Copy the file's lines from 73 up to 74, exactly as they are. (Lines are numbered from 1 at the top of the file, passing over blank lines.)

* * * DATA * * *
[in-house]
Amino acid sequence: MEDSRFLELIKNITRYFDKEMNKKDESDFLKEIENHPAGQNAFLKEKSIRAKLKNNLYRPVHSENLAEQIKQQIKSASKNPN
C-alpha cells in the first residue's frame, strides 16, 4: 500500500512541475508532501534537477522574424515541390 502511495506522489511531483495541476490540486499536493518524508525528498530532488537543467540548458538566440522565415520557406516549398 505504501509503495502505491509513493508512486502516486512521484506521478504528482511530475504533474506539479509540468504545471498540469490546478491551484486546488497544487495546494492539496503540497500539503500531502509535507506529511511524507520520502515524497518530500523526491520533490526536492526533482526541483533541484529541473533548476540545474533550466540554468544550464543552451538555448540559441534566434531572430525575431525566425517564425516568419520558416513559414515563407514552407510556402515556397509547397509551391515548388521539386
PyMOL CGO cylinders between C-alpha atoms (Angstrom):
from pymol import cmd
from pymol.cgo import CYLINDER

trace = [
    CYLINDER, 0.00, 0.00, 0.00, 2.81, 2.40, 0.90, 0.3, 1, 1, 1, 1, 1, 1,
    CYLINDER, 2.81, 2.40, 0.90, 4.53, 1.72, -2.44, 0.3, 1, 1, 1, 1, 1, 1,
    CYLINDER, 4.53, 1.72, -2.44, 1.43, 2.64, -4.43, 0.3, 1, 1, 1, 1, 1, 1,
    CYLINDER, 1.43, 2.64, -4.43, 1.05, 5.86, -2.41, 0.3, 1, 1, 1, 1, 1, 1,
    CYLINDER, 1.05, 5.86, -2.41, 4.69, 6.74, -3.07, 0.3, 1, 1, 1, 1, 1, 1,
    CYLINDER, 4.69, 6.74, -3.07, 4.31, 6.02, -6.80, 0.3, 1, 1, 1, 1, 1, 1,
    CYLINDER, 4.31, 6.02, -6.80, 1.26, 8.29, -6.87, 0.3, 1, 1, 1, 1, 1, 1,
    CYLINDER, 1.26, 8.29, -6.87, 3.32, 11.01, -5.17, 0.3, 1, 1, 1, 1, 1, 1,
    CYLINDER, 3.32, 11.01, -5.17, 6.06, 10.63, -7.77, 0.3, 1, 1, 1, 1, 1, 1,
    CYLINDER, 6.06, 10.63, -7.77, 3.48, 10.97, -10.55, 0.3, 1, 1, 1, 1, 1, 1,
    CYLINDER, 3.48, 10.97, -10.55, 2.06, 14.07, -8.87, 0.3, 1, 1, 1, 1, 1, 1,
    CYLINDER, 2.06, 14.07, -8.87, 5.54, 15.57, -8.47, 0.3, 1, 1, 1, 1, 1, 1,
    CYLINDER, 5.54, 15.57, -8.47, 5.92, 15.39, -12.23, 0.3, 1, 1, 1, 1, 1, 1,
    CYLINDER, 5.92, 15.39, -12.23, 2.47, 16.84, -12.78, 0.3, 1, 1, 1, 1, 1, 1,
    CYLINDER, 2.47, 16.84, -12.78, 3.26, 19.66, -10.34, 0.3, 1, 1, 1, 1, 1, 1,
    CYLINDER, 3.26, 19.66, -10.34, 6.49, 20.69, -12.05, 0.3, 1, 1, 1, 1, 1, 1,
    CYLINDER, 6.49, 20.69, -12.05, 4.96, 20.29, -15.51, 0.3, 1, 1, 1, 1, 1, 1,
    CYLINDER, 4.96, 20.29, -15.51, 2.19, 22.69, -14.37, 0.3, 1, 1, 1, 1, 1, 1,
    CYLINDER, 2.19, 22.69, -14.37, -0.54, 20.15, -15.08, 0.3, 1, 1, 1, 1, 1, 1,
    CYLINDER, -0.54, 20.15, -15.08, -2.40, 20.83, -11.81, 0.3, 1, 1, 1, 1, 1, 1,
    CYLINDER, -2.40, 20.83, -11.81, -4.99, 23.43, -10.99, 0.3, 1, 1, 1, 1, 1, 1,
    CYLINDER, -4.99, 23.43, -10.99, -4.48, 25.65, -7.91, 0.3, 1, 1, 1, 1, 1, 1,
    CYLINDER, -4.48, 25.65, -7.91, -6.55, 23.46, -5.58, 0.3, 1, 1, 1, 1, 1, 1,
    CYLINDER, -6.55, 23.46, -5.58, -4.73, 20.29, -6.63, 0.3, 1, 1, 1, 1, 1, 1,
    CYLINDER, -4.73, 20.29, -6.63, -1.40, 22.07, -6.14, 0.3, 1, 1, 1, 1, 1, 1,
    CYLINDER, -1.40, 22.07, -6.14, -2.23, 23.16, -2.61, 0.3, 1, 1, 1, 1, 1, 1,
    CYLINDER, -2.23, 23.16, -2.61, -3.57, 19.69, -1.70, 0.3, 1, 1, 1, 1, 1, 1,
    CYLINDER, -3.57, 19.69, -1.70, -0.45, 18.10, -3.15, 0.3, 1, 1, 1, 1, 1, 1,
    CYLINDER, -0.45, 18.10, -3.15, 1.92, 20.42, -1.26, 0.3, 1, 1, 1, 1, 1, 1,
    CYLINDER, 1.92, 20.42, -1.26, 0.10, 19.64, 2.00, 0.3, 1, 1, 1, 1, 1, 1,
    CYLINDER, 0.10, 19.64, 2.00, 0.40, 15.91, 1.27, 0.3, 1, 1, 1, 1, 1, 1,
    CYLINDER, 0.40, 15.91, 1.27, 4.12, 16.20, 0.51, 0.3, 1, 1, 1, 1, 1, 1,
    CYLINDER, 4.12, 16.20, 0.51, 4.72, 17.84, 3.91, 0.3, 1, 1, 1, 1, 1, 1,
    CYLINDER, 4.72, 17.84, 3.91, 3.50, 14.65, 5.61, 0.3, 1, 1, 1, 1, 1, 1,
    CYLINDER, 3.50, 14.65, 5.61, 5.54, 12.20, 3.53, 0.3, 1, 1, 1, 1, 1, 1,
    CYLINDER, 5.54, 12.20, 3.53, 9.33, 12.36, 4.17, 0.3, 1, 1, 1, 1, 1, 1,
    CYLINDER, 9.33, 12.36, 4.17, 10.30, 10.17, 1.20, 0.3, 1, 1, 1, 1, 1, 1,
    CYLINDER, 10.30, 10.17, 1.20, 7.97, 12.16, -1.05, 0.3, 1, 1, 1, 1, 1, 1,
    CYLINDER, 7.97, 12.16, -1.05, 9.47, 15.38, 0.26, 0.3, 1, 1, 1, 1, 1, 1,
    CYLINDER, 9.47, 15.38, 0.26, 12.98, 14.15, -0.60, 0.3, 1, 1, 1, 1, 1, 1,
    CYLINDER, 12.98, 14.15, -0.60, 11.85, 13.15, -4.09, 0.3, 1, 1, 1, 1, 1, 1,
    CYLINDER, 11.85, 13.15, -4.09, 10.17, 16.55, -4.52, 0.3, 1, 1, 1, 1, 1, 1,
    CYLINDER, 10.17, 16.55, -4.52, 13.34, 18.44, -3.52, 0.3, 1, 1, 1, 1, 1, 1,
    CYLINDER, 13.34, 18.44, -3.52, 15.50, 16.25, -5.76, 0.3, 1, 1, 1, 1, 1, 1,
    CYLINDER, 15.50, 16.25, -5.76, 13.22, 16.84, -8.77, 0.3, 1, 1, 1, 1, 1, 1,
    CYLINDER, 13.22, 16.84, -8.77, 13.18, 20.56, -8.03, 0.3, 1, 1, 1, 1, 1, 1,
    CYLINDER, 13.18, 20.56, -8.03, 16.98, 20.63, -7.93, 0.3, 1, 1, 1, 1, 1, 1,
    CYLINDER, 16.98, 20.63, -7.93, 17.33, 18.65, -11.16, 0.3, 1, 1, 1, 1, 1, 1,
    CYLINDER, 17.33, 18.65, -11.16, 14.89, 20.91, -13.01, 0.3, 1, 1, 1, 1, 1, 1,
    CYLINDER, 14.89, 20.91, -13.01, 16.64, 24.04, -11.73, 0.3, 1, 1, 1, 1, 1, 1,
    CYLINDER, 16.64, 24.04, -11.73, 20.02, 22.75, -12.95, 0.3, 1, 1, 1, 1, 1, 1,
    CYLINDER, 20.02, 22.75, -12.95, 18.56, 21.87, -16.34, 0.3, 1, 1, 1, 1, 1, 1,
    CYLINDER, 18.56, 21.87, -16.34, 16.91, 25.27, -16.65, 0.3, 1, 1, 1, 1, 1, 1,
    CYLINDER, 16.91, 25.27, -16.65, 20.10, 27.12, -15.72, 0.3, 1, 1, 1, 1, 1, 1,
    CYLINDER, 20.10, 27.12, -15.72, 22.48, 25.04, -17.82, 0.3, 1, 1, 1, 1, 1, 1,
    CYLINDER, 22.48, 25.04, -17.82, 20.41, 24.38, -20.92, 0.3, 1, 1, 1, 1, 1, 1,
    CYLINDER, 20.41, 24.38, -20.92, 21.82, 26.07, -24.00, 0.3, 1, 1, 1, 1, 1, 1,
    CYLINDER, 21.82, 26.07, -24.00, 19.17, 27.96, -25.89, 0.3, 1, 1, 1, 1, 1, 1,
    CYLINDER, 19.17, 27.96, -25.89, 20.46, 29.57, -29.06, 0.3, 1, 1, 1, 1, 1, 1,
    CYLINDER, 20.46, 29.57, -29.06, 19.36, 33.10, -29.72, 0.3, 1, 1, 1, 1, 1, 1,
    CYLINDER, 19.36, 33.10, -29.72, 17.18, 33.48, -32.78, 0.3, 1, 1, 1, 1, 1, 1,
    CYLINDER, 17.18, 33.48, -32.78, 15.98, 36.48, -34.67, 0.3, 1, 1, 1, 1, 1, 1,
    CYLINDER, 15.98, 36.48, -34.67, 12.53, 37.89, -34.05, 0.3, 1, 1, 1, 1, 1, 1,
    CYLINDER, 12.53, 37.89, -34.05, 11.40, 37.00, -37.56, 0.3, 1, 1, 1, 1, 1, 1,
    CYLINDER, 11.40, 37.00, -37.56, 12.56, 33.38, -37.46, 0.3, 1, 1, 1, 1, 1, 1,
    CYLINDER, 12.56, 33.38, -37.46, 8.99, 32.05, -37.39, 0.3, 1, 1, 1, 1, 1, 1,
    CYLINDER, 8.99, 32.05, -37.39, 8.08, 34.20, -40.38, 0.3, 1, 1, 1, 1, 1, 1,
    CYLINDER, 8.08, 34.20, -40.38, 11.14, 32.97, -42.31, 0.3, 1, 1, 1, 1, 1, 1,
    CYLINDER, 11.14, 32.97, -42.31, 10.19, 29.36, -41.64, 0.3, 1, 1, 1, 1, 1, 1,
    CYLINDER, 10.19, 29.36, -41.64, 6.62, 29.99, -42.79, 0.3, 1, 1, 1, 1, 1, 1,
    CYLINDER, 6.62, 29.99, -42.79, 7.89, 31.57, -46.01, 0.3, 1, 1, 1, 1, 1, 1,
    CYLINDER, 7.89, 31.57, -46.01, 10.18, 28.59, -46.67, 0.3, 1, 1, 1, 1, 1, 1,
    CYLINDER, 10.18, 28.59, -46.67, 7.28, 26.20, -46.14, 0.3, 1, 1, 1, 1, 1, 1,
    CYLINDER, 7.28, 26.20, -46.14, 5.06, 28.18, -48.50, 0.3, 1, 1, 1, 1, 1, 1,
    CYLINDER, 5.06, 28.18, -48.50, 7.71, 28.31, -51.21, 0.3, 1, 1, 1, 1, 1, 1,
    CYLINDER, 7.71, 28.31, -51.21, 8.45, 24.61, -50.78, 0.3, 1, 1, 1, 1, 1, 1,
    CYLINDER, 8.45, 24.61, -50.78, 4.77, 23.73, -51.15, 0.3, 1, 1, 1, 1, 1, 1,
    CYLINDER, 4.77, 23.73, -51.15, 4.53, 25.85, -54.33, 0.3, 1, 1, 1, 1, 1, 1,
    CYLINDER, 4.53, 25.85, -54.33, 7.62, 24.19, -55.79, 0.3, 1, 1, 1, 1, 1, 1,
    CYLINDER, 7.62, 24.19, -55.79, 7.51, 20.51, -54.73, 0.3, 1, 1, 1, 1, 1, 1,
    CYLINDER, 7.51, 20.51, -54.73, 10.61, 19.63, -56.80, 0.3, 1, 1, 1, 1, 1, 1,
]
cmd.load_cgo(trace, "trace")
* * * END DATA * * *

    CYLINDER, 12.56, 33.38, -37.46, 8.99, 32.05, -37.39, 0.3, 1, 1, 1, 1, 1, 1,
    CYLINDER, 8.99, 32.05, -37.39, 8.08, 34.20, -40.38, 0.3, 1, 1, 1, 1, 1, 1,